Catching up with Mlle. Knowles & Mr. Kaepernick

Superstar

Beyoncé! Her life has been an American Dream. In addition to every other glorious accomplishment in her career – her 22 Grammys, her two-time listing as one of the “100 most influential people” by Time Magazine, her serenading of Barack Obama at one of his 2009 inaugural balls, her lip-synching of the national anthem at his second inauguration, her #1 ranking in Forbes’ Celebrity 100 List, and her naming by Forbes this year as the most powerful woman in entertainment – she was the star of halftime at the Super Bowl in February 2016. At that event, America’s biggest TV event of the year, she repaid America’s bounteous gift to her by paying tribute. To whom? The Black Panthers.

Enough Black Power salutes for you?

As we wrote here a few days later, the show, which featured her new song “Formation,” was “an exercise in what one critic called ‘Black Panther chic.’” With its Black Power salutes and its slap at the police, the Guardian suggested it might be “the most radical political statement from the superstar in her 20-year career.” The audience held up “rainbow-colored placards” that read Believe in Love. “Does Beyoncé sincerely believe that the Black Panther movement has, or ever had, anything whatsoever to do with love?” we asked. “If she does, then she can only be described as a thoroughgoing historical ignoramus, and thus a useful stooge of the first order. For the fact is that the Black Panthers were, quite simply, hate set in system. They were racists, terrorists, homophobes, anti-Semites, proud disciples of the cruelest and most remorseless totalitarian despots of the twentieth century. Nothing could be more Orwellian than the notion that they were ever driven, in any sense of the word, by love.”

Setting the Super Bowl on fire

Perhaps Beyoncé was simply ignorant – perhaps she just didn’t know better. Born in 1981, she’s too young to have experience the evil heyday of the Black Panthers firsthand. But someone with so much power owes it to her public to educate herself. That wouldn’t have been too hard or time-consuming. All the information is out there, at her fingertips. One of her innumerable handlers and hangers-on could’ve done the research for her and handed her a file.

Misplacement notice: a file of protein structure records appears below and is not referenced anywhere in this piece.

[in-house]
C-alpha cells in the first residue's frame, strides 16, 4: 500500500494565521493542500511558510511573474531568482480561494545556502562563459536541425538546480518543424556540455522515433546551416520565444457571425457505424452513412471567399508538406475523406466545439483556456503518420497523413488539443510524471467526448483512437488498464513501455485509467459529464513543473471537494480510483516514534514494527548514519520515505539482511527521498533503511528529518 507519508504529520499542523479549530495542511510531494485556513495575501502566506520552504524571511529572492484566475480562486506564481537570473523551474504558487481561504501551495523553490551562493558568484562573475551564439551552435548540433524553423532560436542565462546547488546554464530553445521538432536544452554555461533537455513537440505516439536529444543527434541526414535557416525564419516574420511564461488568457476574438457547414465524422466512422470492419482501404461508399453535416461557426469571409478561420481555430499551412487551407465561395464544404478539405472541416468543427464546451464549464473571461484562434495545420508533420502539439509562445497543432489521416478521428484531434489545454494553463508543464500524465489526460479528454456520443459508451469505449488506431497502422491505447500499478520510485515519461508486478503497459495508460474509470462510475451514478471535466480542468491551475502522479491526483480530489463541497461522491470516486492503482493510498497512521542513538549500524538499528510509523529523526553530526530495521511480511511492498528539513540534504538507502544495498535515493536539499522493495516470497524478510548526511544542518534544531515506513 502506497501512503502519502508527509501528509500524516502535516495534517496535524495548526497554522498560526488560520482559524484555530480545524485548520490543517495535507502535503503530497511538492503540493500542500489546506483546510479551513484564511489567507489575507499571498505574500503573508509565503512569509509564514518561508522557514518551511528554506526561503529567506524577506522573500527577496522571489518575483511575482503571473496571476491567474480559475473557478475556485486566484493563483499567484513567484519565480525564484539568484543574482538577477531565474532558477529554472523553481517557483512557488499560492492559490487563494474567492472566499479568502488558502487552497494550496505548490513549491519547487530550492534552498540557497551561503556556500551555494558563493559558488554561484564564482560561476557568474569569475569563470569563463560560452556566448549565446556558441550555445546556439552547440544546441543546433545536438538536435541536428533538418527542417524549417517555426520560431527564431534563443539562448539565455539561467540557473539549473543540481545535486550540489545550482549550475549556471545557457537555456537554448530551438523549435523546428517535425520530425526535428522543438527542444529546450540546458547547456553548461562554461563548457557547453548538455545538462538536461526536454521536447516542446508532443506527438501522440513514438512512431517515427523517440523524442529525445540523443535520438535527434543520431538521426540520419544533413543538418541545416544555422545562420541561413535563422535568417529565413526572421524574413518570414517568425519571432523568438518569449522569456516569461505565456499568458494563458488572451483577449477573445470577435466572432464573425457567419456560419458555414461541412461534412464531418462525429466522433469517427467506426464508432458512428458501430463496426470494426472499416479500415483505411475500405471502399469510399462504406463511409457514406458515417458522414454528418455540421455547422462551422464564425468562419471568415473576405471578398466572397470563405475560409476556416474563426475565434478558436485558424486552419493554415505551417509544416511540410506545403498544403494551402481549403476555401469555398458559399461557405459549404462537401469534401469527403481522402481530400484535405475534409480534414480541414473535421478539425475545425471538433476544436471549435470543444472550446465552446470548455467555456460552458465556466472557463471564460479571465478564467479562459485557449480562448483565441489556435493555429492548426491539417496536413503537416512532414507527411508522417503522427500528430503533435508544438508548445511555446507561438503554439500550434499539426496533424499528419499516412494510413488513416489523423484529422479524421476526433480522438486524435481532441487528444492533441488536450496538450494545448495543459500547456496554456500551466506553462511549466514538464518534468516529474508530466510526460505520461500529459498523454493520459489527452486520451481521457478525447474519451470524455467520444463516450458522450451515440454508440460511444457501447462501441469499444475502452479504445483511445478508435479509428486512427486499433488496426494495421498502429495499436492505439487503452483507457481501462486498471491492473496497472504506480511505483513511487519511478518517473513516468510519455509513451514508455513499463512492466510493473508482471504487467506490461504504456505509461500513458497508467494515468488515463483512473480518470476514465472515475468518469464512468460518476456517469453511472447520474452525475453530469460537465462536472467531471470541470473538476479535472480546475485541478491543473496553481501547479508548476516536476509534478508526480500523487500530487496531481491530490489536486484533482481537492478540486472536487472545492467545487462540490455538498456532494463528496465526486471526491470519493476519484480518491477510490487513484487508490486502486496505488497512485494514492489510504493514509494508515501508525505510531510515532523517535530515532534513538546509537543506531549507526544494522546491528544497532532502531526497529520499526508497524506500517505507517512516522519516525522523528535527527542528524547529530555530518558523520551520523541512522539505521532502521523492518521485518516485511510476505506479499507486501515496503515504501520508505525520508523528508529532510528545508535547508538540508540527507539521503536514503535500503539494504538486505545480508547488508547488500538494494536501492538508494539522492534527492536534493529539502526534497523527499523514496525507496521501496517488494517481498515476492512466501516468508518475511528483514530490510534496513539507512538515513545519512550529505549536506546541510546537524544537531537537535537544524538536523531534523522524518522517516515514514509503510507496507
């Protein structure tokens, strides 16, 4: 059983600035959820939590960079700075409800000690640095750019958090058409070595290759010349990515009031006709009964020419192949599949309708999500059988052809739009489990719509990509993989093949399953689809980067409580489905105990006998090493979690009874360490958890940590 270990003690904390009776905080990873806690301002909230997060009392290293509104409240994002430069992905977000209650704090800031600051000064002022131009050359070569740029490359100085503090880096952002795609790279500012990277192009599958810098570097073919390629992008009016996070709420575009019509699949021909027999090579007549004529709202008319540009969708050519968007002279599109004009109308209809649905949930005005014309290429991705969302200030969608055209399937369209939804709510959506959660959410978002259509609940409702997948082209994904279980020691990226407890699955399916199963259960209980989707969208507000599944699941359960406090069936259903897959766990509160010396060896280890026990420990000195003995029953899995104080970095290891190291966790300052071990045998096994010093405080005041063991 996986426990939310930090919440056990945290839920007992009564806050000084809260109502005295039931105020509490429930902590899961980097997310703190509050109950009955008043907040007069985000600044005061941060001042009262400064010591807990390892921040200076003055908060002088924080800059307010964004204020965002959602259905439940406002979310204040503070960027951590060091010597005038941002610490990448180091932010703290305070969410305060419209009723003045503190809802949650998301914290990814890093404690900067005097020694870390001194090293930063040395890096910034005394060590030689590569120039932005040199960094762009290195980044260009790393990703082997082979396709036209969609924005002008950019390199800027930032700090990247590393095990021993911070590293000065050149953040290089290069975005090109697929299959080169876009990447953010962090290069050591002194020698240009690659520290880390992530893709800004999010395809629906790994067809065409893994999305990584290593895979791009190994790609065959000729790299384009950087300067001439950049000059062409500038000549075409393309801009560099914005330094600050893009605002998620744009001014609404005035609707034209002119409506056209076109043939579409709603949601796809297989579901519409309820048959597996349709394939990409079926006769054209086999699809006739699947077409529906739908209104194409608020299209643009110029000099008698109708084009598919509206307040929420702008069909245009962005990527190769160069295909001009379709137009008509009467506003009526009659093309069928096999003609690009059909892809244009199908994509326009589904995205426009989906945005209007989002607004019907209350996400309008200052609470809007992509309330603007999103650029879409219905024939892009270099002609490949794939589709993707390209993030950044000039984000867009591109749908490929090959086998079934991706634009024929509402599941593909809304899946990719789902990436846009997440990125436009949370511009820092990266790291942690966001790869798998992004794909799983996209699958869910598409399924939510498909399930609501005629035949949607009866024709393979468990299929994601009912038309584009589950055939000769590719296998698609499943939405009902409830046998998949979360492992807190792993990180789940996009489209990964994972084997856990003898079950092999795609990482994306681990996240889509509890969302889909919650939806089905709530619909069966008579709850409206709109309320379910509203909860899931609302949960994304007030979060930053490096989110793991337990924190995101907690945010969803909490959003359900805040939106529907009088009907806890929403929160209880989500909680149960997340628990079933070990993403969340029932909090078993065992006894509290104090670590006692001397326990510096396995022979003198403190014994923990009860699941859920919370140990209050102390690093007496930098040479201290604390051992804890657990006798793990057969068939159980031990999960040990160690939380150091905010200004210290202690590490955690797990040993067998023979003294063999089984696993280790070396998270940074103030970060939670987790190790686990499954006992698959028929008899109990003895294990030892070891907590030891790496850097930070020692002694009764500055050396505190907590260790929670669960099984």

That, at least, is what we told ourselves after her Super Bowl fiasco. We were prepared to give Beyoncé the benefit of the doubt. But how can there be much doubt after what she did this past December 5?

Magic Johnson

The setting: the annual Sportsperson of the Year Award Show in New York. One of the awards presented that evening was Sports Illustrated’s Muhammad Ali Legacy Award. It is supposed to go to “individuals whose dedication to the ideals of sportsmanship has spanned decades and whose career in athletics has directly or indirectly impacted the world.” The 2014 winner was longtime L.A. Laker Magic Johnson, one of the great basketball players ever – a three-time NBA MVP, a 12-time NBA All-Star, a member of the Basketball Hall of Fame and of the gold-winning 1992 U.S. Olympics team. He has also proven to be a terrific businessman, with an eponymous conglomerate worth $700 million, and has been a devoted AIDS activist.

Kaepernick (center) doing what he does best – not playing football

In 2015, the winner was golfer Jack Nicklaus, of whom we could supply an equally impressive résumé. In 2016, the honor was shared by a trio of glittering names from athletic history: Kareem Abdul-Jabbar, Jim Brown, and Bill Russell. This year, the prize went to Colin Kaepernick, who spent five years as a middling player for the San Francisco 49ers. Most Americans had not heard of him until August 26 of last year, when he took a knee during the pre-game playing of National Anthem. This became a habit. And it grew infectious. It spread to other football teams, and other professional sports, and even to college and youth games.

In his stupid t-shirt

Kaepernick’s explanation for the action, as we noted a year ago, was that Kaepernick, “whose biological father was black and biological mother white,” and who “was raised in Wisconsin by adoptive white parents,” was protesting the supposedly systematic mistreatment of blacks in America. We pointed out that Kaepernick, this self-styled victim of racial oppression, lives in a mansion, and that at the press conference at which he explained his knee-taking, he wore a t-shirt featuring pictures of Malcolm X with Fidel Castro.

Fidel with Muhammad Ali